Former Veterans Affairs Secretary David Shulkin violated federal laws and ethics rules when he allowed his personal security detail to transport his wife without him, the VA’s inspector general said Thursday.
Mr. Shulkin, who was fired by President Trump in March 2018, ignored warnings as secretary not to allow his security detail to drive his wife without him in the vehicle, the report said.
Investigators said Mr. Shulkin insisted the transportation was done as a favor on his driver’s personal time. The report said such a favor constitutes a gift under ethics rules and that Mr. Shulkin shouldn’t have accepted the offer.
“Secretary Shulkin violated federal statutes and regulations prohibiting the misuse of government property and the acceptance of certain gifts when he allowed his VA employee driver to provide transportation to [his] wife for nonofficial purposes,” the report states.
Mr. Shulkin also was the target of an earlier IG investigation that found he shouldn’t have accepted tickets to a tennis match at Wimbledon for him and his wife. The official trip to Europe was heavily criticized as a taxpayer-funded sightseeing excursion for the couple.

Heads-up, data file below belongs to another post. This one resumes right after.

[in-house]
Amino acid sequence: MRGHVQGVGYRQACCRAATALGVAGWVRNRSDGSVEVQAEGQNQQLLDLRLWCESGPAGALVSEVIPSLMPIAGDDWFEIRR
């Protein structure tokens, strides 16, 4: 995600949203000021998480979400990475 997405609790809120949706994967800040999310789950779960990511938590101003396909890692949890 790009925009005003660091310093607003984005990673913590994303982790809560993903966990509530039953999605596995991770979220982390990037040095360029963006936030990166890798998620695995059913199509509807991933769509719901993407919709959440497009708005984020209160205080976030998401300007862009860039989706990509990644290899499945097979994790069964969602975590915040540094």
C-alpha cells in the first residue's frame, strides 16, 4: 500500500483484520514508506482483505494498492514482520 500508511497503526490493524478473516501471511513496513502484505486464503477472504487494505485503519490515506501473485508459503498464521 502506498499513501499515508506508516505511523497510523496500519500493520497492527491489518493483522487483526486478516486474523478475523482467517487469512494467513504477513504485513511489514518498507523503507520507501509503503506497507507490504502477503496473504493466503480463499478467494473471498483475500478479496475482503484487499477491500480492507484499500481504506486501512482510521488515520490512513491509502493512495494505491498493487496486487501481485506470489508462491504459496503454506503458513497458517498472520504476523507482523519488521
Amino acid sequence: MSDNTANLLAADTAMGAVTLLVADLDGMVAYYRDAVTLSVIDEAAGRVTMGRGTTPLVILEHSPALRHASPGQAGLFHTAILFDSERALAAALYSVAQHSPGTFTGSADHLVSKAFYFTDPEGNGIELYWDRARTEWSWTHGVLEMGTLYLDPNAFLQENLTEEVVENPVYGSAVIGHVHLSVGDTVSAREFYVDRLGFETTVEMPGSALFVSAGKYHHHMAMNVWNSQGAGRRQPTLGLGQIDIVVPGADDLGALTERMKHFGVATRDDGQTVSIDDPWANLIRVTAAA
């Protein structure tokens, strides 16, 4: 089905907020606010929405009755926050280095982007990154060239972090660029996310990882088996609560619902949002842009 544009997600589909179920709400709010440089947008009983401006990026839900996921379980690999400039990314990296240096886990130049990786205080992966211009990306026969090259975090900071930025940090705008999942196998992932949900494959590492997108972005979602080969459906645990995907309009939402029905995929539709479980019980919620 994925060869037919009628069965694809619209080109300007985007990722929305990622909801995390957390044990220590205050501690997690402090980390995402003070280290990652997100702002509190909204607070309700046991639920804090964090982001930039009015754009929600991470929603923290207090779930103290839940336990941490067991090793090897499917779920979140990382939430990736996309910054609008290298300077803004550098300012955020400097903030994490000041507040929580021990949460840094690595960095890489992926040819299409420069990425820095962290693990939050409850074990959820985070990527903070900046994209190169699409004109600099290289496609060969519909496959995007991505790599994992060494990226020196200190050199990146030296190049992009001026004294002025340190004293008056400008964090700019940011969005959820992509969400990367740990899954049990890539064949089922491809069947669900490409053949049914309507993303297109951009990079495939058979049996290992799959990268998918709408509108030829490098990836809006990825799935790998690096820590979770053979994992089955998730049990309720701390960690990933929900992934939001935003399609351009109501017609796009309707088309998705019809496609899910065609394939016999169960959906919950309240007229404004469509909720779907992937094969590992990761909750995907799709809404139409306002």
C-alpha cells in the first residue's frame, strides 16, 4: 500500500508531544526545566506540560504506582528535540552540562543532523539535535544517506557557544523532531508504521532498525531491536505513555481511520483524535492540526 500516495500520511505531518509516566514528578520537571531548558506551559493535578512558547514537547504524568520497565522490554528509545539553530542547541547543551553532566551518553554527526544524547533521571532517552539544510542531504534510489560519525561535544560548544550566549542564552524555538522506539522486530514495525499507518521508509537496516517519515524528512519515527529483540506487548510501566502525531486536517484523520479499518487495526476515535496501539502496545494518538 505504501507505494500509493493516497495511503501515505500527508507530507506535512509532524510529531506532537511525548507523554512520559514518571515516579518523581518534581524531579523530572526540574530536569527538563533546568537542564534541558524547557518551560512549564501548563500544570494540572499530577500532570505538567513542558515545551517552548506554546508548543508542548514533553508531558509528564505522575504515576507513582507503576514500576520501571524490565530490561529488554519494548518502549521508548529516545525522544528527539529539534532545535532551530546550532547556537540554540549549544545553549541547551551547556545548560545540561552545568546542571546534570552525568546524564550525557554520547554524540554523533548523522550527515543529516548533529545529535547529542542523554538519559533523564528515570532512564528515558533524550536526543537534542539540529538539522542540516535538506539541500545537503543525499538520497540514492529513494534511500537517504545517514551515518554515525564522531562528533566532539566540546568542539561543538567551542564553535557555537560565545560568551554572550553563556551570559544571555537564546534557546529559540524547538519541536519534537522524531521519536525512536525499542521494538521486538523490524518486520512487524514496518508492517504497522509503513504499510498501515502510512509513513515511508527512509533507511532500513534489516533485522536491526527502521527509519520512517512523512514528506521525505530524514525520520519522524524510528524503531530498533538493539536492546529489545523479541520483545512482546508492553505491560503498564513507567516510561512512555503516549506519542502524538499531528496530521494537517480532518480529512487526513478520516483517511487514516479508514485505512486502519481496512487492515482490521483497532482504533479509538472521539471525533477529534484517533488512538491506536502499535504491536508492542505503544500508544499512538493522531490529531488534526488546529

Beyond Mr. Shulkin, however, the inspector general said he found that the VA mismanaged the secretary’s protection division dating back to at least 2015. The report found a lack of written security procedures for responding to threats such as an active shooter, and detailed security lapses such as an agent sharing the secretary’s travel plans with unauthorized personnel, and equipment glitches in the protective division’s duress signaling system.
The VA’s acting assistant secretary for Human Resources and Administration agreed with the report and recommendations for improving security for the secretary’s office. The IG said he will work with the agency to develop and implement a specific action plan.